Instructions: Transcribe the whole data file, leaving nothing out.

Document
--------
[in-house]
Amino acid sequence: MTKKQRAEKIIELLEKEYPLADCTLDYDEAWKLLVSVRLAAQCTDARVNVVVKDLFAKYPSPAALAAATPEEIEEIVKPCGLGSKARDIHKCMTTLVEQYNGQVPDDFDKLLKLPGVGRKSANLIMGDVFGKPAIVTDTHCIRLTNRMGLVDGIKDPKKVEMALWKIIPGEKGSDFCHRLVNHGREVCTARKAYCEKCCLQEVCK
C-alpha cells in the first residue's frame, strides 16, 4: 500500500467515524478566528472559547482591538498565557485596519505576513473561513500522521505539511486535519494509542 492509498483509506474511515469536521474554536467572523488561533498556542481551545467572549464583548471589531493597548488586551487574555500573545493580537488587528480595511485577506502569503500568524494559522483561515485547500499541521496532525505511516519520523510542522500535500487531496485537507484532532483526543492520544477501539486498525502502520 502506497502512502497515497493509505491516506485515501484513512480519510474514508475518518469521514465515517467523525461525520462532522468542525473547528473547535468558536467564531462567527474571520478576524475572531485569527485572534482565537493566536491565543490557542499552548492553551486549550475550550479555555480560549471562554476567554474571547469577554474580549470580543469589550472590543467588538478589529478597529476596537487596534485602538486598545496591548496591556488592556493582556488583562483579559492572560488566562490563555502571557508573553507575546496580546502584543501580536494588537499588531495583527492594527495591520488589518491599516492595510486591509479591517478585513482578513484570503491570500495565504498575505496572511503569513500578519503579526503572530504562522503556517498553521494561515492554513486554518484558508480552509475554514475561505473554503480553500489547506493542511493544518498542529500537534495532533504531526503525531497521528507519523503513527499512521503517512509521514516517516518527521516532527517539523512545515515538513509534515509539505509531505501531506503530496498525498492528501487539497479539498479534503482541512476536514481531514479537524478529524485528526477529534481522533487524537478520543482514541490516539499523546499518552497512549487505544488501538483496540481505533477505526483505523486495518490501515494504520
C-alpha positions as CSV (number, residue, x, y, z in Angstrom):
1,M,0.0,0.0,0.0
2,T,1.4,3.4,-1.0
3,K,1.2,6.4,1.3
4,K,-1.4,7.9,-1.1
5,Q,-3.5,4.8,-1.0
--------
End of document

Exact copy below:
[in-house]
Amino acid sequence: MTKKQRAEKIIELLEKEYPLADCTLDYDEAWKLLVSVRLAAQCTDARVNVVVKDLFAKYPSPAALAAATPEEIEEIVKPCGLGSKARDIHKCMTTLVEQYNGQVPDDFDKLLKLPGVGRKSANLIMGDVFGKPAIVTDTHCIRLTNRMGLVDGIKDPKKVEMALWKIIPGEKGSDFCHRLVNHGREVCTARKAYCEKCCLQEVCK
C-alpha cells in the first residue's frame, strides 16, 4: 500500500467515524478566528472559547482591538498565557485596519505576513473561513500522521505539511486535519494509542 492509498483509506474511515469536521474554536467572523488561533498556542481551545467572549464583548471589531493597548488586551487574555500573545493580537488587528480595511485577506502569503500568524494559522483561515485547500499541521496532525505511516519520523510542522500535500487531496485537507484532532483526543492520544477501539486498525502502520 502506497502512502497515497493509505491516506485515501484513512480519510474514508475518518469521514465515517467523525461525520462532522468542525473547528473547535468558536467564531462567527474571520478576524475572531485569527485572534482565537493566536491565543490557542499552548492553551486549550475550550479555555480560549471562554476567554474571547469577554474580549470580543469589550472590543467588538478589529478597529476596537487596534485602538486598545496591548496591556488592556493582556488583562483579559492572560488566562490563555502571557508573553507575546496580546502584543501580536494588537499588531495583527492594527495591520488589518491599516492595510486591509479591517478585513482578513484570503491570500495565504498575505496572511503569513500578519503579526503572530504562522503556517498553521494561515492554513486554518484558508480552509475554514475561505473554503480553500489547506493542511493544518498542529500537534495532533504531526503525531497521528507519523503513527499512521503517512509521514516517516518527521516532527517539523512545515515538513509534515509539505509531505501531506503530496498525498492528501487539497479539498479534503482541512476536514481531514479537524478529524485528526477529534481522533487524537478520543482514541490516539499523546499518552497512549487505544488501538483496540481505533477505526483505523486495518490501515494504520
C-alpha positions as CSV (number, residue, x, y, z in Angstrom):
1,M,0.0,0.0,0.0
2,T,1.4,3.4,-1.0
3,K,1.2,6.4,1.3
4,K,-1.4,7.9,-1.1
5,Q,-3.5,4.8,-1.0